Trillions of germs in International Space Station
Astronauts in the International Space Station (ISS) share their habitat with trillions of germs – fungus and bacteria that make up the space station’s microbiome. Scientists wrote in the journal Microbiome that ISS has more germs than the cleanrooms at the Jet Propulsion Laboratory (JPL) on Earth.
The ‘microbiome’ refers to all the microorganisms present in a particular environment.
More worrying perhaps, JPL researchers added, was the detection of some microbial strains in the space station that could potentially harm human health. However, after DNA analysis, they stressed they could not compellingly determine whether these bacteria are harmful to astronaut health.
America’s NASA, Russian’s Roscosmos, Japan’s JAXA, the European Space Agency (ESA), and the Canadian Space Agency (CSA) have been monitoring the collection of microorganisms that live on the ISS for 15 years. Their scientists grew the samples in the lab both on Earth and in space to determine what strains of fungus or bacteria could be detected.
Actinobacteria levels were higher in the space station than in JPL’s clean room. (Image: Wikipedia)
Getting an accurate idea of ISS’ microbiome composition is not easy. Some microbes are harder to grow in the lab and could have been underrepresented in previous studies.
Microbiome in long-term manned space missions
With NASA aiming to send astronauts to Mars, i.e. long-term manned missions, it wants to find out what kind of microscopic community humans might inadvertently be taking along with them.
In this latest study, the researchers used state-of-the-art molecular analysis to explore ISS’ microbial environment. They compared their results to the bacteria found in the thoroughly cleaned environments on Earth – the JPL clean rooms.
After examining samples from a vacuum dust bag and an air filter from the space station, the scientists detected opportunistic bacterial pathogens that are mostly harmless on Earth, but may lead to infections that result in skin irritations and inflammations.
Corynebacterium and Propionibacterium (Actinobacteria), a skin-associated bacterium, was found to be more abundant on ISS than in Earth-based clean rooms, but not Staphylococcus.
Scientists need to know what the microbiome might be like on long-term space missions. (Image: www.space.com)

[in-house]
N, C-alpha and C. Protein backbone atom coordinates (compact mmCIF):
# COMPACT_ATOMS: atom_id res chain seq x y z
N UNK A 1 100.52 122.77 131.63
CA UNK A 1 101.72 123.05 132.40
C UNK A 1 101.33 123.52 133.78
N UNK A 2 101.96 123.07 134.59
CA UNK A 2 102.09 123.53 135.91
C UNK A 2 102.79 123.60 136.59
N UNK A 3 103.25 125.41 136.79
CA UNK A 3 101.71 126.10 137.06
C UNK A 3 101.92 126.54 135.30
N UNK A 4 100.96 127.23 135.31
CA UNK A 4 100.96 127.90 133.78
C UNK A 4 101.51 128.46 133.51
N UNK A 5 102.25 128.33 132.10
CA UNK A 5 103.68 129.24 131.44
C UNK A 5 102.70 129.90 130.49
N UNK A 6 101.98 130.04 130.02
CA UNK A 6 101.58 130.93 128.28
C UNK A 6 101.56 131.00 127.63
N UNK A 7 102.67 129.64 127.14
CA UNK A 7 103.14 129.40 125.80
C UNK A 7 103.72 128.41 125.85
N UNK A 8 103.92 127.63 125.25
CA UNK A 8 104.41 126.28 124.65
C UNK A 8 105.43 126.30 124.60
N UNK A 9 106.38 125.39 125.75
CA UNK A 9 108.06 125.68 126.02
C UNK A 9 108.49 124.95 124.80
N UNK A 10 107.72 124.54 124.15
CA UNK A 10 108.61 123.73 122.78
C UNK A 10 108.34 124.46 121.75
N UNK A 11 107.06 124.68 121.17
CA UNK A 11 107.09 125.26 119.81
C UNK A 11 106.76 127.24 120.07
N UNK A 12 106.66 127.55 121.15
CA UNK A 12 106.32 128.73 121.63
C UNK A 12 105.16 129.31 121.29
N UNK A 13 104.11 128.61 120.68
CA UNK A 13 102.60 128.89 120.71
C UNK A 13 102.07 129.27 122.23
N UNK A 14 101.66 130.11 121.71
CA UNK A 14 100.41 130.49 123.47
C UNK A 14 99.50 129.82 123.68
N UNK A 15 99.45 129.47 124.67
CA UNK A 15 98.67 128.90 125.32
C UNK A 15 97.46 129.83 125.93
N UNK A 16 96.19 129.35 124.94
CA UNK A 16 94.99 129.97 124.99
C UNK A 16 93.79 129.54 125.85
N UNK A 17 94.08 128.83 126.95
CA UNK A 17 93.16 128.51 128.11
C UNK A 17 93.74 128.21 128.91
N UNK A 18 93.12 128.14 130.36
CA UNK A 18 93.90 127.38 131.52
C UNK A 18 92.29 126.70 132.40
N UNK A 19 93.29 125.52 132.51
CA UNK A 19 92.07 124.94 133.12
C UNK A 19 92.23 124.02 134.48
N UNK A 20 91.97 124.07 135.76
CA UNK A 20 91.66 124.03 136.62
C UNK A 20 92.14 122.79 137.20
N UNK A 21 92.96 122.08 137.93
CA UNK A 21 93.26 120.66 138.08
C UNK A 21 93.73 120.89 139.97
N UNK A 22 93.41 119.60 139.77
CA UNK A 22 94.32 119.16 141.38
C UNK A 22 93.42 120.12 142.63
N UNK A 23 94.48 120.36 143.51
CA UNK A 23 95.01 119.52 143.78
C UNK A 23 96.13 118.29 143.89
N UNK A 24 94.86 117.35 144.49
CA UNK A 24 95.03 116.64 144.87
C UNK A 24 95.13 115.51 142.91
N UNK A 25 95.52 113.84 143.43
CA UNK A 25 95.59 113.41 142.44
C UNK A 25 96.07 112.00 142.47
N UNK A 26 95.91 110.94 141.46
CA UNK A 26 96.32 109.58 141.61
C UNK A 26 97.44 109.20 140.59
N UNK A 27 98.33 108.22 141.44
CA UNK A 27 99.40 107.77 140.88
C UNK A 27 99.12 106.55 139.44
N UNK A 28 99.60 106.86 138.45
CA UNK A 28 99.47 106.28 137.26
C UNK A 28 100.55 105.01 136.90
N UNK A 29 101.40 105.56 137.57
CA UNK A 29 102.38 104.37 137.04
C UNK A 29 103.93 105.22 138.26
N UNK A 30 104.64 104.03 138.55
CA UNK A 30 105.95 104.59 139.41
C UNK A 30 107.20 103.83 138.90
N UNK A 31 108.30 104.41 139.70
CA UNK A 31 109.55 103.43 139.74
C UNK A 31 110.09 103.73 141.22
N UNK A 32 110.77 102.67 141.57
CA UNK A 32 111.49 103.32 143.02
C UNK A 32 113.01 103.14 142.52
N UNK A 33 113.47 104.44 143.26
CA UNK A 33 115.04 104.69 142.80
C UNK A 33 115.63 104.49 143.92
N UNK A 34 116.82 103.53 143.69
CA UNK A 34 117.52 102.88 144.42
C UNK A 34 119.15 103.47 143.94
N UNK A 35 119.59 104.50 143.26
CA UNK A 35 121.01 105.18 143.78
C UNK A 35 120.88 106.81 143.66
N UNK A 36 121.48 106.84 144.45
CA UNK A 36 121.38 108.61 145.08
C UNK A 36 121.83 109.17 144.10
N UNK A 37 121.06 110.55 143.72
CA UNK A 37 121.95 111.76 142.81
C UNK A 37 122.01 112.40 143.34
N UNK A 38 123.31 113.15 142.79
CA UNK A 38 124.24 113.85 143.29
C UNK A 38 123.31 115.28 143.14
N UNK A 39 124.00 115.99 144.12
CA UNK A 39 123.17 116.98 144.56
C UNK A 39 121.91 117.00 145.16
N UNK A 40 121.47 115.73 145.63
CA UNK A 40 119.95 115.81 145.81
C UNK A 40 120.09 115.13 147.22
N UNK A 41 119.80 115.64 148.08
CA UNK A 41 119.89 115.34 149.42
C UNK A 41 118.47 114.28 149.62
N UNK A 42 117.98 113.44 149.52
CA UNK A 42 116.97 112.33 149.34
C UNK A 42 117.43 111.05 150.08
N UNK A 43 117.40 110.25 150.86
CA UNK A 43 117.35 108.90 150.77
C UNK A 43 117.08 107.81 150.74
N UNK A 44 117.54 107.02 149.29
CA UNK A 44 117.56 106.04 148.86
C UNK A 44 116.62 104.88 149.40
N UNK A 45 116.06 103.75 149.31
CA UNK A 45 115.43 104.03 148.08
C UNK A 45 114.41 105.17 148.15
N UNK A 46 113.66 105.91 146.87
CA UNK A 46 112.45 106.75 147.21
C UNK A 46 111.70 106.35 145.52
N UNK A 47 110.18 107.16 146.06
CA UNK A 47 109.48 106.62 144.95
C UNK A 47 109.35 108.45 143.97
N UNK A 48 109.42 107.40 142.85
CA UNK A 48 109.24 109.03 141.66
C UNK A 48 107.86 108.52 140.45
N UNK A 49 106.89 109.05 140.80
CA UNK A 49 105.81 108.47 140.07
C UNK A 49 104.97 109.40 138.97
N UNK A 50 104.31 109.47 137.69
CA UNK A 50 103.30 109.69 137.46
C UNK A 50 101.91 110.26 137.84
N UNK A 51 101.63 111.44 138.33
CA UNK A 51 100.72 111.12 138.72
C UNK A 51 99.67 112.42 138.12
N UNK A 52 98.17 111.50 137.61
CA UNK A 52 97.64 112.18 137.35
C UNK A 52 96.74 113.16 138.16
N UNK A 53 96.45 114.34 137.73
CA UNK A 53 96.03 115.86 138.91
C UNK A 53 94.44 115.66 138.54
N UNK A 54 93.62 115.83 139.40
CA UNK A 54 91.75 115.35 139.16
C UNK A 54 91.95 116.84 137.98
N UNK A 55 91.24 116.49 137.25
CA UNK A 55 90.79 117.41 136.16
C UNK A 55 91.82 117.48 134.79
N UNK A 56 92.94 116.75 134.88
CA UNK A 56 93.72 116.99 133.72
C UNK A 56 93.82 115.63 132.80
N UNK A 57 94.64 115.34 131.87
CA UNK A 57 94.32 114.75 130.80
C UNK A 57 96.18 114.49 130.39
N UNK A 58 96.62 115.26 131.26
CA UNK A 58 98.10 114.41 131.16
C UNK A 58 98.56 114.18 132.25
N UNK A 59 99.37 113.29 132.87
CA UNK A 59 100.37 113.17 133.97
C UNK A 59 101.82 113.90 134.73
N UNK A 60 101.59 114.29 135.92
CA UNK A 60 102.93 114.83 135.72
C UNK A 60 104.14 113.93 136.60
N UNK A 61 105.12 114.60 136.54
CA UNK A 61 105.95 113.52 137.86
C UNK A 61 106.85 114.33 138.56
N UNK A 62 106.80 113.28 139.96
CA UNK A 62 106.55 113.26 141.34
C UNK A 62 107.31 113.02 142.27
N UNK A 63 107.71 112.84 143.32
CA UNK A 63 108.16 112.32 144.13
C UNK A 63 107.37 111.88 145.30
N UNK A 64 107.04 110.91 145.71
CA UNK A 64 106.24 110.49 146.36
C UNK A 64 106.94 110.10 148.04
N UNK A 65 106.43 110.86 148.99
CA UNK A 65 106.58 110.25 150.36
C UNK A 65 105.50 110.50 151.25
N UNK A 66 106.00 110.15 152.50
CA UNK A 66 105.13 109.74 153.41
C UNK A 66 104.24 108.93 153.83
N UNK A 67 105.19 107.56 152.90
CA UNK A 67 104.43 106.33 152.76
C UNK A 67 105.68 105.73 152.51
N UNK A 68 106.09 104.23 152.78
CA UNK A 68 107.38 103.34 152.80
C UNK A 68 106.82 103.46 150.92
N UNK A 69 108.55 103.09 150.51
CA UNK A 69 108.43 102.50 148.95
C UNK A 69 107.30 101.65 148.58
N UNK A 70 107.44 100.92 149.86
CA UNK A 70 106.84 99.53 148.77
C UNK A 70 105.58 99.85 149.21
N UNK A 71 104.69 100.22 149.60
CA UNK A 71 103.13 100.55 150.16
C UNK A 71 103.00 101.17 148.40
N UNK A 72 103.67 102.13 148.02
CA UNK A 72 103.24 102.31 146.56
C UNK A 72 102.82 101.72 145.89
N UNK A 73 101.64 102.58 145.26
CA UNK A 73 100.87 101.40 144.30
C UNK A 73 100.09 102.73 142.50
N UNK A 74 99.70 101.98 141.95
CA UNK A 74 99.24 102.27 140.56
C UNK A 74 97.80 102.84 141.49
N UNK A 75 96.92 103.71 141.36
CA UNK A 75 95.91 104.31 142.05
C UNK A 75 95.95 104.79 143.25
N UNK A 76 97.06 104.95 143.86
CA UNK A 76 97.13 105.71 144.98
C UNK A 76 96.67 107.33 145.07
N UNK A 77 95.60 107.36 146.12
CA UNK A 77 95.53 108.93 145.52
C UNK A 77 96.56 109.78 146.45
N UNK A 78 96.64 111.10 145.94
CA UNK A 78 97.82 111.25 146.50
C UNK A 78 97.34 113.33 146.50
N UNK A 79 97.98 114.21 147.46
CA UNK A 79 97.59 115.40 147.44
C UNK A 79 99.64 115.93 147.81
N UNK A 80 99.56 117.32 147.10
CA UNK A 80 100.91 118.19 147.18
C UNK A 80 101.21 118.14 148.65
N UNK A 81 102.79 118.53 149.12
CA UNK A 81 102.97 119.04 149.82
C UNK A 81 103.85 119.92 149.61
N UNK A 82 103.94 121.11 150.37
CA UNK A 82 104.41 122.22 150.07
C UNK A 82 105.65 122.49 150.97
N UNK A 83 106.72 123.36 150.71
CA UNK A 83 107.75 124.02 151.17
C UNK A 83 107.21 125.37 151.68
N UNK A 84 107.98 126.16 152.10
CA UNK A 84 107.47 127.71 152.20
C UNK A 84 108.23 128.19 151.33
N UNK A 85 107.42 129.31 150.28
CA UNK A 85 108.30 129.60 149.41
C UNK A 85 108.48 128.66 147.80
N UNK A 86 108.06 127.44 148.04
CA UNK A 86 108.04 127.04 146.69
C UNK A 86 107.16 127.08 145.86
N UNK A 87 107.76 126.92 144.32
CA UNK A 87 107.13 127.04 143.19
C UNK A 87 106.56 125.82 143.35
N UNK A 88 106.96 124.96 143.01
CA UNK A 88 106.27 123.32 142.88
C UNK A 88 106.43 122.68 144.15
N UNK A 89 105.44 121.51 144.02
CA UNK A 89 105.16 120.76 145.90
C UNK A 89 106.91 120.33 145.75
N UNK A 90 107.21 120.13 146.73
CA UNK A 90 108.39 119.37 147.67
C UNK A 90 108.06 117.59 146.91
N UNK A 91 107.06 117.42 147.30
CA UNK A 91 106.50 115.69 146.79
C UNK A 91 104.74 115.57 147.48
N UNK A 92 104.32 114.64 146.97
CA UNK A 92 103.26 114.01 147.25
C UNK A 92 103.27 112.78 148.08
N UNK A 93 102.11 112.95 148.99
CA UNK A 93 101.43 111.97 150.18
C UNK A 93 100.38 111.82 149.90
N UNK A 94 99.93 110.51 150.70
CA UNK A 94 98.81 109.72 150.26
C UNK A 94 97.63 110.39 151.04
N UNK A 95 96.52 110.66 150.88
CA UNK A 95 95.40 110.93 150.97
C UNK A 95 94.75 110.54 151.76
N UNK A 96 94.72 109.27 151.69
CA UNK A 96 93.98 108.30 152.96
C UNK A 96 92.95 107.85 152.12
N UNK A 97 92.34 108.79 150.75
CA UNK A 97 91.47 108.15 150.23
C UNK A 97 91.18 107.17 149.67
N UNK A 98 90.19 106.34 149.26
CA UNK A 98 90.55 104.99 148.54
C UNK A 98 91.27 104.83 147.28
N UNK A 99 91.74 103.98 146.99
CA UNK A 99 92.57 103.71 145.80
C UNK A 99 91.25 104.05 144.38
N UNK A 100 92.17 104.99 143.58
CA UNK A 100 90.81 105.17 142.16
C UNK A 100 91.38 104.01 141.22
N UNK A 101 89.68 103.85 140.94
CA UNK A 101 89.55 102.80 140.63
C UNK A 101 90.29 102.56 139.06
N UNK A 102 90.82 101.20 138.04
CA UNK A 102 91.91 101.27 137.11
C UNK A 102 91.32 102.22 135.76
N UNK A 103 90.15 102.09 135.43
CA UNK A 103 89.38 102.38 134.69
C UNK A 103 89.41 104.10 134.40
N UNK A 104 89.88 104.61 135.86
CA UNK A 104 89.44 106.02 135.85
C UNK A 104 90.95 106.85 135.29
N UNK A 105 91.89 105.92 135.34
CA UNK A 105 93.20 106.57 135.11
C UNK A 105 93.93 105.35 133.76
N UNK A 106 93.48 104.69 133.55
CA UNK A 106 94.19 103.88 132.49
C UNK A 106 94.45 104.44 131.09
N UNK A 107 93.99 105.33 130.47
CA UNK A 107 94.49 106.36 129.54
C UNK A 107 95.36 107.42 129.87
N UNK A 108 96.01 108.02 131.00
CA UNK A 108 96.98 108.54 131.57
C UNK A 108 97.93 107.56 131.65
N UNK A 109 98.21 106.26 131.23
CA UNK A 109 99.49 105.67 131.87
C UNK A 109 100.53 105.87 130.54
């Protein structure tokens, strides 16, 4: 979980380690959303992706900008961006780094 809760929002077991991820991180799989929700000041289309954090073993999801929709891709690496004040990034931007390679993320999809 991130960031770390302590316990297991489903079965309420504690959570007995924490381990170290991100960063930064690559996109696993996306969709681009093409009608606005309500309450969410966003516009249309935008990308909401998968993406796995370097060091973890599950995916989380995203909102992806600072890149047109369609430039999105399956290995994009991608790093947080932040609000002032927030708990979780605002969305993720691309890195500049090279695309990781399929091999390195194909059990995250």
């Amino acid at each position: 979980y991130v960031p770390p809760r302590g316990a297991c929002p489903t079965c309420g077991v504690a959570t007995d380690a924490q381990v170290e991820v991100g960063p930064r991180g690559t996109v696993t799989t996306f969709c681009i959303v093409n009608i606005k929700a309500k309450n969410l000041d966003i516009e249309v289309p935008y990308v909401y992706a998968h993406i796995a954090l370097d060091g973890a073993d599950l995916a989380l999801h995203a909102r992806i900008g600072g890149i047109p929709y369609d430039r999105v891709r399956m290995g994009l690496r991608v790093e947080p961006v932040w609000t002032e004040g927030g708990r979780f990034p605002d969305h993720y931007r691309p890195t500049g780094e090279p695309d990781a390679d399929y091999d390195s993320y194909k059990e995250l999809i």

Important to assess potential equipment and human damage
Study leader, Kasthuri Venkateswaran, first author Aleksandra Checinska, and co-author Parag Vaishampayan, wrote:
“Studying the microbial community on the space station helps us better understand the bacteria present there, so that we can identify species that could potentially damage equipment or pose harms to astronaut health. It also helps us identify areas that need more rigorous cleaning.”
JPL says this study’s findings will help establish a baseline for monitoring hygiene in the space station, which in turn will help protect astronaut health in the future.
The space station’s environment is unlike any on Earth. Its features include space radiation, microgravity, higher CO2 levels, and a constant human presence (there are always six people in ISS).
Regarding the latest DNA sequencing technologies used in this study, Venkateswaran said:
“Deep sequencing allows us to get a closer look at the microbial population than with traditional methods.”
The scientists analyzed the samples for microbes, and then stained their cells with a dye to determine whether they were alive. This allowed them to measure the diversity and size of viable fungal and bacterial populations, and determine how closely conditions in the space station environment compare with those in the Earth clean rooms.
They suggest that the higher Actinobacteria levels found in the space station may be due to more stringent cleaning regimes possible in the Earth clean rooms. The JPL wrote on its website that “The research did not address the virulence of these pathogens in closed environments or the risk of skin infection to astronauts.”
Using these latest DNA sequencing technologies, Venkateswaran and colleagues say they will be able to study how microgravity affects these microbes. Most biologists believe that microgravity is not favorable to bacterial survival, but a minority can withstand it and may become more virulent.
In an Abstract in the journal, the authors concluded:
“This information can be used to identify sites that can be targeted for more stringent cleaning. Finally, the results will allow comparisons with other built sites and facilitate future improvements on the ISS that will ensure astronaut health.”
Citation: “Microbiomes of the dust particles collected from the International Space Station and Spacecraft Assembly Facilities,” Aleksandra Checinska, Alexander J. Probst, Parag Vaishampayan, James R. White, Deepika Kumar, Victor G. Stepanov, George E. Fox, Henrik R. Nilsson, Duane L. Pierson, Jay Perry and Kasthuri Venkateswaran. Microbiome. Published 27 October, 2015. DOI:10.1186/s40168-015-0116-3.